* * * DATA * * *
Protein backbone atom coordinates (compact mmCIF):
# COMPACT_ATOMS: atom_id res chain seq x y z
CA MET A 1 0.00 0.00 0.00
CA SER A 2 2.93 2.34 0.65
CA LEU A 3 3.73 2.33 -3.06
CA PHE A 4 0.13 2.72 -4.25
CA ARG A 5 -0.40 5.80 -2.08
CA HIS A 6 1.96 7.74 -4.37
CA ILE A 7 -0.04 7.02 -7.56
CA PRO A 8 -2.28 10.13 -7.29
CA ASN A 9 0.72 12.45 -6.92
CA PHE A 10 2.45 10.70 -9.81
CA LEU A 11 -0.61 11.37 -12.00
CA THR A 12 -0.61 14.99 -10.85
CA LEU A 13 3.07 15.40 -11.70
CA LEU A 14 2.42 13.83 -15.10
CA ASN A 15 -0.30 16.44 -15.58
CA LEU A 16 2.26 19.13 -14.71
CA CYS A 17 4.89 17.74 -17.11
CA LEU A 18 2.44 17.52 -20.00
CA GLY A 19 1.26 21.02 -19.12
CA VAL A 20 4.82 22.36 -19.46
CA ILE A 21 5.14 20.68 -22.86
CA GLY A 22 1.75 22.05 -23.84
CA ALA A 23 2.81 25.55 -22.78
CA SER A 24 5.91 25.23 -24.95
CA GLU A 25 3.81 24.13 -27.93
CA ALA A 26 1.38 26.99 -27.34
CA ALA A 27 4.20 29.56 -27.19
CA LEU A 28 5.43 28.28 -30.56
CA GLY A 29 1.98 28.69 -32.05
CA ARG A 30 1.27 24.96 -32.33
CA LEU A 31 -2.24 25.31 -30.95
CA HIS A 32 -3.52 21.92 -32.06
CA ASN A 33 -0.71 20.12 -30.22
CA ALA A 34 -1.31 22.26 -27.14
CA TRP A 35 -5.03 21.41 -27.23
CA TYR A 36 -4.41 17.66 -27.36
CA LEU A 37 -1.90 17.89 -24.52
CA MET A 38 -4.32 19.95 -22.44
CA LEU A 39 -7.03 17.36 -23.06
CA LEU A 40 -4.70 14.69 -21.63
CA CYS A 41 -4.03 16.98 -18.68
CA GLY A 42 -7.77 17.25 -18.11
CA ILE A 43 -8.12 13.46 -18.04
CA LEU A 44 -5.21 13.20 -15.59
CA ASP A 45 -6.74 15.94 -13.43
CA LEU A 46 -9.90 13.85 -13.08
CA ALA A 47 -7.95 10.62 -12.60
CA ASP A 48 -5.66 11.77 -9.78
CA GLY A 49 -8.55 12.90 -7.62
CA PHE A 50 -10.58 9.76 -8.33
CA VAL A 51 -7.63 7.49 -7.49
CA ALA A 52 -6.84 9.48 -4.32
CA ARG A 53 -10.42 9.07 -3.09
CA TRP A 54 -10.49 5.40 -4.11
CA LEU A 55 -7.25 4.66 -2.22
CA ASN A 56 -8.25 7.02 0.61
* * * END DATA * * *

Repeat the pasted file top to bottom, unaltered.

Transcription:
Protein backbone atom coordinates (compact mmCIF):
# COMPACT_ATOMS: atom_id res chain seq x y z
CA MET A 1 0.00 0.00 0.00
CA SER A 2 2.93 2.34 0.65
CA LEU A 3 3.73 2.33 -3.06
CA PHE A 4 0.13 2.72 -4.25
CA ARG A 5 -0.40 5.80 -2.08
CA HIS A 6 1.96 7.74 -4.37
CA ILE A 7 -0.04 7.02 -7.56
CA PRO A 8 -2.28 10.13 -7.29
CA ASN A 9 0.72 12.45 -6.92
CA PHE A 10 2.45 10.70 -9.81
CA LEU A 11 -0.61 11.37 -12.00
CA THR A 12 -0.61 14.99 -10.85
CA LEU A 13 3.07 15.40 -11.70
CA LEU A 14 2.42 13.83 -15.10
CA ASN A 15 -0.30 16.44 -15.58
CA LEU A 16 2.26 19.13 -14.71
CA CYS A 17 4.89 17.74 -17.11
CA LEU A 18 2.44 17.52 -20.00
CA GLY A 19 1.26 21.02 -19.12
CA VAL A 20 4.82 22.36 -19.46
CA ILE A 21 5.14 20.68 -22.86
CA GLY A 22 1.75 22.05 -23.84
CA ALA A 23 2.81 25.55 -22.78
CA SER A 24 5.91 25.23 -24.95
CA GLU A 25 3.81 24.13 -27.93
CA ALA A 26 1.38 26.99 -27.34
CA ALA A 27 4.20 29.56 -27.19
CA LEU A 28 5.43 28.28 -30.56
CA GLY A 29 1.98 28.69 -32.05
CA ARG A 30 1.27 24.96 -32.33
CA LEU A 31 -2.24 25.31 -30.95
CA HIS A 32 -3.52 21.92 -32.06
CA ASN A 33 -0.71 20.12 -30.22
CA ALA A 34 -1.31 22.26 -27.14
CA TRP A 35 -5.03 21.41 -27.23
CA TYR A 36 -4.41 17.66 -27.36
CA LEU A 37 -1.90 17.89 -24.52
CA MET A 38 -4.32 19.95 -22.44
CA LEU A 39 -7.03 17.36 -23.06
CA LEU A 40 -4.70 14.69 -21.63
CA CYS A 41 -4.03 16.98 -18.68
CA GLY A 42 -7.77 17.25 -18.11
CA ILE A 43 -8.12 13.46 -18.04
CA LEU A 44 -5.21 13.20 -15.59
CA ASP A 45 -6.74 15.94 -13.43
CA LEU A 46 -9.90 13.85 -13.08
CA ALA A 47 -7.95 10.62 -12.60
CA ASP A 48 -5.66 11.77 -9.78
CA GLY A 49 -8.55 12.90 -7.62
CA PHE A 50 -10.58 9.76 -8.33
CA VAL A 51 -7.63 7.49 -7.49
CA ALA A 52 -6.84 9.48 -4.32
CA ARG A 53 -10.42 9.07 -3.09
CA TRP A 54 -10.49 5.40 -4.11
CA LEU A 55 -7.25 4.66 -2.22
CA ASN A 56 -8.25 7.02 0.61